What a difference a hoist makes! 13 Jul 2021
What a difference a hoist makes!
Madi Haynes went sailing on Saturday, the first time in over a year. Covid struck then spinal fusion surgery took away any chance of getting on the water in 2020.
Madi first had access to her new boat, an RS Venture connect, which is a specially adapted disability boat, in 2019. Madi has severe Dystonic Cerebral Palsy meaning she is totally reliant on equipment and other people for almost everything in her life.
The boat in 2019 was amazing, Madi loved it. However, Mum and Dad did not like the responsibility or the physical challenges of trying to lift Madi from her wheelchair on the pontoon to a wibbly wobbly dinghy – especially with Mums dodgy hip! It was quite a terrifying time for Madi with the fear of being dropped either on to the pontoon or even worse ending up in the water!
With permission from the RCYC we set about raising money to get a Pontoon hoist – this is a way of lifting Madi from her wheelchair and into the seat on her boat. It is safe, secure, and comfortable for all those involved and Madi no longer has to fear being dropped or bashed – and she no longer has to trust Mums dodgy hip or Dads muscles!
With much help, over half of the money was raised through sponsor ship and donations from charities and a local new housing development company. The RCYC then offered to contribute the remaining amount. Covid struck, things got delayed but eventually when things were allowed to open again the RCYC carried out extensive works on the pontoon to allow the hoist to be positioned in 2 places and the hoist was purchased.
With the boat now in the water, hoist available for use, the right wind, the right weather and Madi being well the day came for the first sail of 2021. We were particularly excited as we did not have the dread of lifting Madi on to the boat. With buoyancy aid on, hoist in position, boat, and special seat in place Madi made her way on to the pontoon. It was so easy; we are well versed in using a hoist – Madi is hoisted for all lifts at home so with her specialist sling in place (for those with trunk control and who can transfer from one chair to another there is sitting sling which can be used) we attached the straps and off she went (it was that simple). Whilst Dad used the controls (a quite simple up and down) and pushed the arm of the hoist across (with Madi dangling quite happily on the end) Mum jumped (ok, climbed very carefully) on to the boat to help guide Madi as she was lowered into her seat. Once seated it was very quick to remove the straps from the hoist, to do up Madi’s seat belts and move the hoist back in to place ready for her return.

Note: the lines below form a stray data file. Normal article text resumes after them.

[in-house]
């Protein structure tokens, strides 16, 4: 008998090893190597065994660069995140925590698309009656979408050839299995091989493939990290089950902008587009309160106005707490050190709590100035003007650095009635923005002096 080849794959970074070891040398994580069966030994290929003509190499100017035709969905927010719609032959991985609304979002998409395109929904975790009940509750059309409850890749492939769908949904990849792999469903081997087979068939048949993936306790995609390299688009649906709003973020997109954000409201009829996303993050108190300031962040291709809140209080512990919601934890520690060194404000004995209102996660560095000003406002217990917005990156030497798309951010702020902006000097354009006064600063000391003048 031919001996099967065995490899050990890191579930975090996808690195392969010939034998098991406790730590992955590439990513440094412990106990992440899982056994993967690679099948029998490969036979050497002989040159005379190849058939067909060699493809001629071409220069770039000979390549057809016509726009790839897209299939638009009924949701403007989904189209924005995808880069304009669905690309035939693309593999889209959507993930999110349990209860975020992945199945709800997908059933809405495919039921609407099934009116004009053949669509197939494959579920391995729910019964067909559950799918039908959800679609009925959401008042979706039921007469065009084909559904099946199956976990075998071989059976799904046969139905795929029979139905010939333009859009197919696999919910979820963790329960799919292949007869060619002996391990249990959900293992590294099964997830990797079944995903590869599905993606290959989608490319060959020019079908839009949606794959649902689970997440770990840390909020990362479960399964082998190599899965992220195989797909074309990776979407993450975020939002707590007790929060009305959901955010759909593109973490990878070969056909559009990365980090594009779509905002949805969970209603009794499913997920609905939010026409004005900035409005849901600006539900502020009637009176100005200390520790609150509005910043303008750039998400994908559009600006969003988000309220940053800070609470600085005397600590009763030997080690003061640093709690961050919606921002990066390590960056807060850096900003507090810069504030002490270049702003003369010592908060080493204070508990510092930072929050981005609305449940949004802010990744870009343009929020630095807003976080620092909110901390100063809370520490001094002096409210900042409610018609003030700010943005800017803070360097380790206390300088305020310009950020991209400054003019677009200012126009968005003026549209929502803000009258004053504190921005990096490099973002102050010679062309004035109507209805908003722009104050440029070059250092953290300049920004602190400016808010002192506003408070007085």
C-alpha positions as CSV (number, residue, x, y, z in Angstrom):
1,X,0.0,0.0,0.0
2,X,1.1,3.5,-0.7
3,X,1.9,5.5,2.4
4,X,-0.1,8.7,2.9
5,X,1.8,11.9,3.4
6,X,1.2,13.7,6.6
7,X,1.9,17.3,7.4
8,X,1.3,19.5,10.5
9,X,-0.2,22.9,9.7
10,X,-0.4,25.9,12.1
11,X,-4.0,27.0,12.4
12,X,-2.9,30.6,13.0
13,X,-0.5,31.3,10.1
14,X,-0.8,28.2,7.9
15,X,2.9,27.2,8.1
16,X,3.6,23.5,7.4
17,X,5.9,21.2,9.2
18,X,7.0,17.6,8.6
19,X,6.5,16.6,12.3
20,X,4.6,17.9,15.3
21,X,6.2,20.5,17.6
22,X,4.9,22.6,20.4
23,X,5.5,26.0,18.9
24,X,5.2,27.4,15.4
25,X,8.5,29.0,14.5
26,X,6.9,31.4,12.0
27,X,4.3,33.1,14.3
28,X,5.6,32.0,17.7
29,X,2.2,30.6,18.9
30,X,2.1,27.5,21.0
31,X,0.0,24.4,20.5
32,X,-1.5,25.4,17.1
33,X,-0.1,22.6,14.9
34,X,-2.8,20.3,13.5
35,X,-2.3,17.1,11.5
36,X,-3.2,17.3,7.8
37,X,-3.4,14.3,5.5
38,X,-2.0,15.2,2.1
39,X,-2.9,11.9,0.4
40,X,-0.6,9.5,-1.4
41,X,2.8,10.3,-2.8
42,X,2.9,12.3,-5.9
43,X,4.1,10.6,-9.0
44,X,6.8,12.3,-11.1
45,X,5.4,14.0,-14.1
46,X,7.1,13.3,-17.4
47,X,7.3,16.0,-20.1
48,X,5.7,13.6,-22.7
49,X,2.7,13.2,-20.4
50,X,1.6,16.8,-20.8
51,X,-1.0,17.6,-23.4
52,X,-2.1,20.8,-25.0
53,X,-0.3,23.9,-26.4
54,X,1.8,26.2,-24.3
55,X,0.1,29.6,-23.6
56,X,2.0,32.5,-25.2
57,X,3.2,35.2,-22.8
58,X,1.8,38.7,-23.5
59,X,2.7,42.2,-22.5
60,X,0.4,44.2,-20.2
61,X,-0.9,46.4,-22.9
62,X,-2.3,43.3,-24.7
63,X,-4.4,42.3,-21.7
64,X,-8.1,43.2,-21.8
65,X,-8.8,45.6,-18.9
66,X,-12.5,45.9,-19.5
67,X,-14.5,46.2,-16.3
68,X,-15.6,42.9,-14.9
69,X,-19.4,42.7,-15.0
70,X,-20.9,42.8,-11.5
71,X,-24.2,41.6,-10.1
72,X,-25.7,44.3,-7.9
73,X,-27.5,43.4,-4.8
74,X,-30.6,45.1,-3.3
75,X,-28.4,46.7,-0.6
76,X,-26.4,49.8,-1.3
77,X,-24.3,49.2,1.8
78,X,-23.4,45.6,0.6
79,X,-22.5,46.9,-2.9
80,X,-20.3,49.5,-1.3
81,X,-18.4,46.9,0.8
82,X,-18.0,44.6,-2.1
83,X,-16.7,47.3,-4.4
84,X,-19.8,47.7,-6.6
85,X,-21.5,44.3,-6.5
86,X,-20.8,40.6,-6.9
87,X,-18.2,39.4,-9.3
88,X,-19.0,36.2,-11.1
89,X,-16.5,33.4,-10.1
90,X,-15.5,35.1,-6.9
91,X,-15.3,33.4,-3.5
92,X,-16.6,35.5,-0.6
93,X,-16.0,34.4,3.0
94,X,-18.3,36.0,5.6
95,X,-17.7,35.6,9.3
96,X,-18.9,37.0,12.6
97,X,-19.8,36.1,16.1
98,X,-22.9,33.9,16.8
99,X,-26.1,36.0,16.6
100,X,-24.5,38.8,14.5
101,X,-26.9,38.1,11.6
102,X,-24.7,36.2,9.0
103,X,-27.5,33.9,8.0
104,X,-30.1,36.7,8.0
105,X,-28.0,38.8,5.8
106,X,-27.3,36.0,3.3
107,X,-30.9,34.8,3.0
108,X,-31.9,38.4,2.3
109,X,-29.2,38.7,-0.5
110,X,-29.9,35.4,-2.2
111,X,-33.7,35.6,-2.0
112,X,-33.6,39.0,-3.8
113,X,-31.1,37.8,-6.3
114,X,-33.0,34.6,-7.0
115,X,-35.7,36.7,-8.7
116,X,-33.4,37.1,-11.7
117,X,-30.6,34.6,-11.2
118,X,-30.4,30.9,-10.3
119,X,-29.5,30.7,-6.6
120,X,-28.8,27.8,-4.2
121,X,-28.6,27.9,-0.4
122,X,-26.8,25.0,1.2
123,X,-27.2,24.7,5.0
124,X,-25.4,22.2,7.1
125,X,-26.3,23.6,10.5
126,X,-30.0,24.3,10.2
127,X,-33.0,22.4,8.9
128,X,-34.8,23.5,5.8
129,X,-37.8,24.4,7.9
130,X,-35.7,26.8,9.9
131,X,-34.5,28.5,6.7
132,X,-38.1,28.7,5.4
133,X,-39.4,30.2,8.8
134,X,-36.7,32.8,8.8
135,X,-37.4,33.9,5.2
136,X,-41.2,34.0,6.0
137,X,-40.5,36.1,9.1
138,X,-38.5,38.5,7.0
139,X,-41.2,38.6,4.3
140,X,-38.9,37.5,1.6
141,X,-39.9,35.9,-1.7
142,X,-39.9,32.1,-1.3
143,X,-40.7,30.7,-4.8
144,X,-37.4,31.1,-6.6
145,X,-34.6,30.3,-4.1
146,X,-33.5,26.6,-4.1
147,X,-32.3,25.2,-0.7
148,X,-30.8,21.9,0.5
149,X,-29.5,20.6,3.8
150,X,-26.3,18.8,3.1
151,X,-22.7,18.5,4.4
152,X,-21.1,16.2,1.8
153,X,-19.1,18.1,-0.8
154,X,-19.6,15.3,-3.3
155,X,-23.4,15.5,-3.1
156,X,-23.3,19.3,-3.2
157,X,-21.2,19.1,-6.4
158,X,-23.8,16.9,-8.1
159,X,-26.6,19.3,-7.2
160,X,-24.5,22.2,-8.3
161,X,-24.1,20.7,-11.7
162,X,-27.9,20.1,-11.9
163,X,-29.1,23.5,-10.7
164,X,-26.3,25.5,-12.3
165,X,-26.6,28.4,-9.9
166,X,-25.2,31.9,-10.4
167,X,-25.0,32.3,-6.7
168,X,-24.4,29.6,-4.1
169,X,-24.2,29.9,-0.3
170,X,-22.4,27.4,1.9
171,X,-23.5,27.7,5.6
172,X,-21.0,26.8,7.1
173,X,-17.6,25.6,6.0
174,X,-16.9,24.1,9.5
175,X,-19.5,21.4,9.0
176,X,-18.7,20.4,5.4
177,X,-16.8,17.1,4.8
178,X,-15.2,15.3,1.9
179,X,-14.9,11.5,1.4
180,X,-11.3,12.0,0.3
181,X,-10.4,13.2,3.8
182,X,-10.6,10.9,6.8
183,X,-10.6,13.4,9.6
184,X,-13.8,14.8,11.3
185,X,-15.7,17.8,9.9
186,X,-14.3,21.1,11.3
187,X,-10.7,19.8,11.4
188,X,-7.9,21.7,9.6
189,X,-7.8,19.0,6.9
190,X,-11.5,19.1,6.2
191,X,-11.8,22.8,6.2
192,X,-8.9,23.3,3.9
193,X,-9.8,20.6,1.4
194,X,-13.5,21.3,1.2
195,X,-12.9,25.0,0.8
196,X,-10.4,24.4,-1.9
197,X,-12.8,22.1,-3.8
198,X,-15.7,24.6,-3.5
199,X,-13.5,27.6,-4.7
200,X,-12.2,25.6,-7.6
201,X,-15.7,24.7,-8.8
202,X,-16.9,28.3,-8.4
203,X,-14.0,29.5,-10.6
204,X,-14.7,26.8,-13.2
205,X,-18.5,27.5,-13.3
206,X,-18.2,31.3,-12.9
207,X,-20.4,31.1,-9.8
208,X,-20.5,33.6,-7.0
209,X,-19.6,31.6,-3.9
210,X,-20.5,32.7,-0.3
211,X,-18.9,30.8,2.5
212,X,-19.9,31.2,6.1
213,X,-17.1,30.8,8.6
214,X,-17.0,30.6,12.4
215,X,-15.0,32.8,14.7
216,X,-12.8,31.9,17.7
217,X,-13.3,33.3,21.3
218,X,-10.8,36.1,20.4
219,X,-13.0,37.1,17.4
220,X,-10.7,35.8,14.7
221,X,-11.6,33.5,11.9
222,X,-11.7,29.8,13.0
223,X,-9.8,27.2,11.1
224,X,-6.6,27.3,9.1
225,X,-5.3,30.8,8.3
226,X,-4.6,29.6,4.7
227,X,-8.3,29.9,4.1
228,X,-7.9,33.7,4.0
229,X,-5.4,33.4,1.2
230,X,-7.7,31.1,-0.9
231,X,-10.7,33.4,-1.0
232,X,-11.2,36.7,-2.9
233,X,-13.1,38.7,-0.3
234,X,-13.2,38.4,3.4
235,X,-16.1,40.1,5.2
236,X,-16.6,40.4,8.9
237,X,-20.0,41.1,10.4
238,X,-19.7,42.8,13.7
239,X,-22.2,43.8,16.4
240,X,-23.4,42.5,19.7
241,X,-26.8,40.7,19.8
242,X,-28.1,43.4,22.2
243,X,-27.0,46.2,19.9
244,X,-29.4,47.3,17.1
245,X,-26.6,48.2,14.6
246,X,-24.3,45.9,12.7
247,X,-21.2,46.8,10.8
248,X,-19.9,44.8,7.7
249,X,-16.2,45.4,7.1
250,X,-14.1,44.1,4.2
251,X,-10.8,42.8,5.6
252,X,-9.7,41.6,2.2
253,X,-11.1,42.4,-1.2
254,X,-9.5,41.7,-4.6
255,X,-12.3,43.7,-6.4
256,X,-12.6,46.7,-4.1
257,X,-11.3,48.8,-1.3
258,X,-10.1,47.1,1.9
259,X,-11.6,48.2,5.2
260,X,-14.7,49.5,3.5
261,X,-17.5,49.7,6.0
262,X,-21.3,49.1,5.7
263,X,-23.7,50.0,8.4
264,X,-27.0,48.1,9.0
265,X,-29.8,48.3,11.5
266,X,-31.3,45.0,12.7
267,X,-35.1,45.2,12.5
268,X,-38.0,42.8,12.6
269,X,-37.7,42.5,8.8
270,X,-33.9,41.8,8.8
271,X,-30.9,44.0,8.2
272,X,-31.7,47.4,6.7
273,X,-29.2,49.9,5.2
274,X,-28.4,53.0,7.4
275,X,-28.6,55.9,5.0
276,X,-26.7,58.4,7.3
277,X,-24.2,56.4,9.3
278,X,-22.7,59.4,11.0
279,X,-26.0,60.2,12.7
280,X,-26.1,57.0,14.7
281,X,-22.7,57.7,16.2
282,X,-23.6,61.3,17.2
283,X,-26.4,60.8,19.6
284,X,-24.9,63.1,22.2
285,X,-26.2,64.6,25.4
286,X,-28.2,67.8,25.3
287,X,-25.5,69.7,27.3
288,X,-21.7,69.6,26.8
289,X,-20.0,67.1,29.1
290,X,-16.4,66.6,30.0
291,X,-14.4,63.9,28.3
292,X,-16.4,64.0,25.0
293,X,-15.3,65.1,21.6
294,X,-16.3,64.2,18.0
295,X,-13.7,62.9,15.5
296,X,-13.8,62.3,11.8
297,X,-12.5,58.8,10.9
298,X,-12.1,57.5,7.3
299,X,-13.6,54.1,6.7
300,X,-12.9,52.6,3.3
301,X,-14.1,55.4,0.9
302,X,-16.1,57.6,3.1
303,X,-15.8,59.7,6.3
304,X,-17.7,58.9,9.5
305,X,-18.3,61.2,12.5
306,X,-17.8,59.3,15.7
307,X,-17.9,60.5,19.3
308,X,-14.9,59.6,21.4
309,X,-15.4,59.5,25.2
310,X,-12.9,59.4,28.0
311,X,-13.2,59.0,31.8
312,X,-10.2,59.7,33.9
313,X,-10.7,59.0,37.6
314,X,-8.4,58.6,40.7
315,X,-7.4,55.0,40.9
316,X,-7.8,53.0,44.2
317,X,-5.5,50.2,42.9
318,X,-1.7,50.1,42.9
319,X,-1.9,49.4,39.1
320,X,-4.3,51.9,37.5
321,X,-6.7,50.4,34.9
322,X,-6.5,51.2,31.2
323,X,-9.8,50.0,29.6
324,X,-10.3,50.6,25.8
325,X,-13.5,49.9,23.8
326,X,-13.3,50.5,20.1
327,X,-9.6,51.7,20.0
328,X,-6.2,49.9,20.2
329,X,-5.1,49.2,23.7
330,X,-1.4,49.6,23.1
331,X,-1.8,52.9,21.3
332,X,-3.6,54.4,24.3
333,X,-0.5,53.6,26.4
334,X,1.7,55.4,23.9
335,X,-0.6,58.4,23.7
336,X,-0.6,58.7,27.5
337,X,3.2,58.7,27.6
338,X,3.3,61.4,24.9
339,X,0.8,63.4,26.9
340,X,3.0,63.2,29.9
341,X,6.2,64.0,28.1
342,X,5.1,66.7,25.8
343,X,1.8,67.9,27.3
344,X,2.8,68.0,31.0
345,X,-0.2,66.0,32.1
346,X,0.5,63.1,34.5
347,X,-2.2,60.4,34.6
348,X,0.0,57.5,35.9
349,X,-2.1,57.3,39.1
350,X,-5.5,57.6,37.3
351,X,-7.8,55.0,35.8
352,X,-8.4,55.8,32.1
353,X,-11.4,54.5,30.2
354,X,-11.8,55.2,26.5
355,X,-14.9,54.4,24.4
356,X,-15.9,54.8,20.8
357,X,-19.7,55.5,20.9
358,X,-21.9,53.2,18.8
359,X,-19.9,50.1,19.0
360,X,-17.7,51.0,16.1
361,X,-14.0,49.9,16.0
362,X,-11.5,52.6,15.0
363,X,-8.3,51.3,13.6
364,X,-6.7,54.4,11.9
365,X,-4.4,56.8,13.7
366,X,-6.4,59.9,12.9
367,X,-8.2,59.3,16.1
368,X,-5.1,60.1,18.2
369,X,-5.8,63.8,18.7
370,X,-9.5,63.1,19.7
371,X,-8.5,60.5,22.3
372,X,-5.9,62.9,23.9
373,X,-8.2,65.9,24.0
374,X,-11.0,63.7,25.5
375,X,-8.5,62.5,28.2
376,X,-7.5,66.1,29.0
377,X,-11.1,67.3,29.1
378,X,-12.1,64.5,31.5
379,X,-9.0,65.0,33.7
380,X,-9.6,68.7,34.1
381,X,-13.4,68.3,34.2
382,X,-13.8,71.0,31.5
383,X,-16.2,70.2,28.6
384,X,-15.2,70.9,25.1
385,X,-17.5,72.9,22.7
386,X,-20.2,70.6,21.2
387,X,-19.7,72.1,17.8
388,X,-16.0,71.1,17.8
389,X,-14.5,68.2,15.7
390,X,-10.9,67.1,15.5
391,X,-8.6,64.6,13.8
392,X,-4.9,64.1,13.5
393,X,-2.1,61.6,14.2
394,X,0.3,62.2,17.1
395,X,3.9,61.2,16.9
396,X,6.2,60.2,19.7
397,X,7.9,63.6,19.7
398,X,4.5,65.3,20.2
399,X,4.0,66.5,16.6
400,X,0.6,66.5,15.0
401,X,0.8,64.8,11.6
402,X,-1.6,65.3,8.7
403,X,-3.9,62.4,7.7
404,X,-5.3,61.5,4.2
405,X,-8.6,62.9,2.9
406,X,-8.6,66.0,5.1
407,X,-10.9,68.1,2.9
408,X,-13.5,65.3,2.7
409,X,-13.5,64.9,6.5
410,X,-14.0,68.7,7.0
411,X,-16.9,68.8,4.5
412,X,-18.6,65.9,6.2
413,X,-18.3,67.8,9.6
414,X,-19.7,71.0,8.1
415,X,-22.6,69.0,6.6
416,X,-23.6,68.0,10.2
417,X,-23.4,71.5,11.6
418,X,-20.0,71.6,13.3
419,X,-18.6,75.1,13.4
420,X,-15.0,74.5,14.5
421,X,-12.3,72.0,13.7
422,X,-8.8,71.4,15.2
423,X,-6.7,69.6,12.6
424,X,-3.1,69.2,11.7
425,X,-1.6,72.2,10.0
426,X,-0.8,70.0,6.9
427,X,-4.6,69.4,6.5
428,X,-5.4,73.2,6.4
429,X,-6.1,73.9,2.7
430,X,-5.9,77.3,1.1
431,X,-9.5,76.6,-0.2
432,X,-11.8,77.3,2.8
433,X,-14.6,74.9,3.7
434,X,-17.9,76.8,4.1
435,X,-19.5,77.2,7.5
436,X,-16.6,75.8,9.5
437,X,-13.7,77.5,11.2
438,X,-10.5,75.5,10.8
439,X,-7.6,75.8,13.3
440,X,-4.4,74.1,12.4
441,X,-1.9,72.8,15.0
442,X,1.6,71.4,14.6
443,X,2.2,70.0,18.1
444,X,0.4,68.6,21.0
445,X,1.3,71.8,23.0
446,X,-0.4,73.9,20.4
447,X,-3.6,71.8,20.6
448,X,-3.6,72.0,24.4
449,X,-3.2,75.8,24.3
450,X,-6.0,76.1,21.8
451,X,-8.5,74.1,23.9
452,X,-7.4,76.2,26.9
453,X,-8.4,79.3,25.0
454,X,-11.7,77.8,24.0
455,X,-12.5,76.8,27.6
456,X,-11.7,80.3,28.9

Full of smiles and with her dad, brother, sister, and friend also on board, off she went for a sail – despite being rained on (just a little bit) she stayed out on the water for almost 2 hours – and loved every minute. Madi then had the comfort that after a long sail and now being very tired, there was a very quick and easy hoist lift back from the boat into her wheelchair when she was done. We live in Leigh-on-Sea, Madi was so content and nicely tired after her sail that she then slept all the way home and slept well that night too and is looking forward to doing it all again…. even hoping to join some of the Otters at some point during Otter week.
Bryan and I would just like to thank everyone who was involved from raising the money, purchasing the hoist and to the changes made to the pontoon. In particular we would like to thank the Members and Committee of the RCYC (both old and new) and the Corinthian Otters for their support. Special thanks goes to Mark Wade/Ross Corbett for organizing all the works on the pontoon and to Phil Aspinall and Justin Waples for their support in bringing inclusive sailing onto the River Crouch.
It has made such a difference to us as a family in particular to Madi but we are also hoping that other disabled users or those that struggle to get on to a boat but are fine once they are on the boat will also find the experience a safe, quick, and easy method to get on to/to get back out on to/continue to get on to, the water.
Bryan and Sally Haynes